Most VPN service providers will provide a free tier option where you can just click connect and instantly get low-bandwidth internet access (you might have to watch a few Ads). This might be enough if you just want to explore the outside world, wondering how Facebook works or trying to Google your most favorite actor. However, this bandwidth is just not good enough for heavy users who want to stream YouTube videos or click through every single Instagram story. Therefore most VPN providers will offer a paid membership (in fact, a lot of the VPNs now ONLY offer paid membership option) so you can spend $10 a month getting unlimited bandwidth from any of their provided servers.
My high school roommate enjoyed several months of undisturbed VPN service by just paying the operation cost of his VPS instance. By the time that particular Japanese VPS service was still pretty new — the firewall didn’t know about its existence yet. Months later the firewall sensed an unusual amount of encrypted network traffic going through that VPS’s IP Address. It suspected that people might be trying to proxy their internet traffic and access malicious web contents from there.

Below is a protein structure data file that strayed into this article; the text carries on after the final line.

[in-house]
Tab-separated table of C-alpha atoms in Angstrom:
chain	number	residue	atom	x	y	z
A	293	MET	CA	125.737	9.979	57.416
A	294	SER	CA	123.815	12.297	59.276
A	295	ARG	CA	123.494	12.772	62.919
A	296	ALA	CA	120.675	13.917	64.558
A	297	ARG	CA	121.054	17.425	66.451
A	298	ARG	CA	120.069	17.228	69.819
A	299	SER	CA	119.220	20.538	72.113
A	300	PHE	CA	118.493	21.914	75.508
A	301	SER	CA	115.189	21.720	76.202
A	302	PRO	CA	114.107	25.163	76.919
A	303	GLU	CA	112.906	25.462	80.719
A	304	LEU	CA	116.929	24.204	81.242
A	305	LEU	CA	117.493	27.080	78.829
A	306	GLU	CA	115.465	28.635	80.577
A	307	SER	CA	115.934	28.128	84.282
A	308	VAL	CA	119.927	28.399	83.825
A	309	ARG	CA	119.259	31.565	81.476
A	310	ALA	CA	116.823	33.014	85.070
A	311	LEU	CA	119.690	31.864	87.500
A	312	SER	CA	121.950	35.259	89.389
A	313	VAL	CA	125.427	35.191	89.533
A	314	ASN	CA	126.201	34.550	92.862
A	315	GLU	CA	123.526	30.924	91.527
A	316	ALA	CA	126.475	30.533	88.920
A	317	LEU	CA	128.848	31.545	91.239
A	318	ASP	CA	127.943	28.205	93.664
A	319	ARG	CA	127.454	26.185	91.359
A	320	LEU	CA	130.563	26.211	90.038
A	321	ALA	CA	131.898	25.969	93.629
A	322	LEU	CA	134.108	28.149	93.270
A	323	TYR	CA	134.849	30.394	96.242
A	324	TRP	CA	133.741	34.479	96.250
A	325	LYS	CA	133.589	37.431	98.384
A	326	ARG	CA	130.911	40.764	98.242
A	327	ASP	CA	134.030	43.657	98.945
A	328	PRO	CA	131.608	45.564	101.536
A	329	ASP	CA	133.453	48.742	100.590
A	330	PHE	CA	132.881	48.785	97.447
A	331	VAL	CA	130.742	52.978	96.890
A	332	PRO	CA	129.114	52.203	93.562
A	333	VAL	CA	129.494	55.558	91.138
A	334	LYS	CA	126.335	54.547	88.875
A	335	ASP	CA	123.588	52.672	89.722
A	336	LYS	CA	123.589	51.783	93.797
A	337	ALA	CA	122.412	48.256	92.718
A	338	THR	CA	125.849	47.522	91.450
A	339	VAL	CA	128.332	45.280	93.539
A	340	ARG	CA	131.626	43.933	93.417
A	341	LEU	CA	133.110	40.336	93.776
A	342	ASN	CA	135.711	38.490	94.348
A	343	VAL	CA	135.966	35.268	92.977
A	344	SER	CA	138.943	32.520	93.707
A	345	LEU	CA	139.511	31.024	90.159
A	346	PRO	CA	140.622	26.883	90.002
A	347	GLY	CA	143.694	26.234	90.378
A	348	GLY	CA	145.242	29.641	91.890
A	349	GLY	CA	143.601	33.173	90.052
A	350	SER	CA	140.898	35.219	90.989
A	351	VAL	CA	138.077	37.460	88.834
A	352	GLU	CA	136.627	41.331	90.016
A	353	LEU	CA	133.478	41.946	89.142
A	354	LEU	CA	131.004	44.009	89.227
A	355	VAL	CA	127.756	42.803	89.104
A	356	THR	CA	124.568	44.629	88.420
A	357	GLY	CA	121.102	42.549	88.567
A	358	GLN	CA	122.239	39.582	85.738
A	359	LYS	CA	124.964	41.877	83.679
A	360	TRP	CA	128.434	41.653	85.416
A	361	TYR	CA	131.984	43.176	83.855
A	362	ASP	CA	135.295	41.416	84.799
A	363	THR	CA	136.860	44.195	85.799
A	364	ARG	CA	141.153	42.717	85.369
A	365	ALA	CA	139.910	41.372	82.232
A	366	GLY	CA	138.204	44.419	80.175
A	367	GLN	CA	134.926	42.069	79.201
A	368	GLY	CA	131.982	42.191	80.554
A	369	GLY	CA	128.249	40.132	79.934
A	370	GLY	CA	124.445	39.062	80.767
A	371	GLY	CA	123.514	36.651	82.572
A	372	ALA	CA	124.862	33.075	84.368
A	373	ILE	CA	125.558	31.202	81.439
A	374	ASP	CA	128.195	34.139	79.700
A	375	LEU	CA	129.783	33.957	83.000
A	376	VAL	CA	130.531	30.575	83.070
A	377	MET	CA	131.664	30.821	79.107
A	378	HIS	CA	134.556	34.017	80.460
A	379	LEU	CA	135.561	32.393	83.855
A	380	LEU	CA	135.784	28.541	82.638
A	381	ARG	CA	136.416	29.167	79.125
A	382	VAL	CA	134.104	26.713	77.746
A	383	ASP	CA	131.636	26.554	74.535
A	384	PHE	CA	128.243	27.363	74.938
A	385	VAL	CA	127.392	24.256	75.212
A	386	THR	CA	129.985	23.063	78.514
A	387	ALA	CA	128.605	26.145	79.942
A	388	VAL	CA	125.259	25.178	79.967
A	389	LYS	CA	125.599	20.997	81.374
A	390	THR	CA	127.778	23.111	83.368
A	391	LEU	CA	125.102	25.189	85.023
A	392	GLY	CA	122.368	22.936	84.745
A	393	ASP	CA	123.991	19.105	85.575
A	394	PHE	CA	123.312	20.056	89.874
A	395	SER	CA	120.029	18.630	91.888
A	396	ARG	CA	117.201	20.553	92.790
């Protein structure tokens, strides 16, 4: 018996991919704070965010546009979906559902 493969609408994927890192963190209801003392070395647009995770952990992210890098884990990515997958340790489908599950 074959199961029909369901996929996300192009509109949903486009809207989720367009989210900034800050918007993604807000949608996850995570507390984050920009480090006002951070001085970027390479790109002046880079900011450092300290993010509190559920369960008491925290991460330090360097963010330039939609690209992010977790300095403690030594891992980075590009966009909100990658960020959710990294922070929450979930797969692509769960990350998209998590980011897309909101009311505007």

We all know the end to that story: that web service was then permabanned from the Mainland.
The Cat-and-mouse Game
Just like the mythical Hydra. You cut off one head, it may grow some more.
What will happen if AWS gets banned from the Mainland? People will switch over to DigitalOcean, Azure, or any other third-world web service providers whose names are yet to be known. And if those web services go down, people will start their own web services and keep challenging the firewall. As long as there is still a margin for profit, the Hydra never dies.
Nearly all the later VPN service providers are playing the same game — they open up a few servers with brand-new IP addresses (not much browsing or serving history). Then they set up VPN services on the servers and start to sell membership in China to those who crave to see the outside world.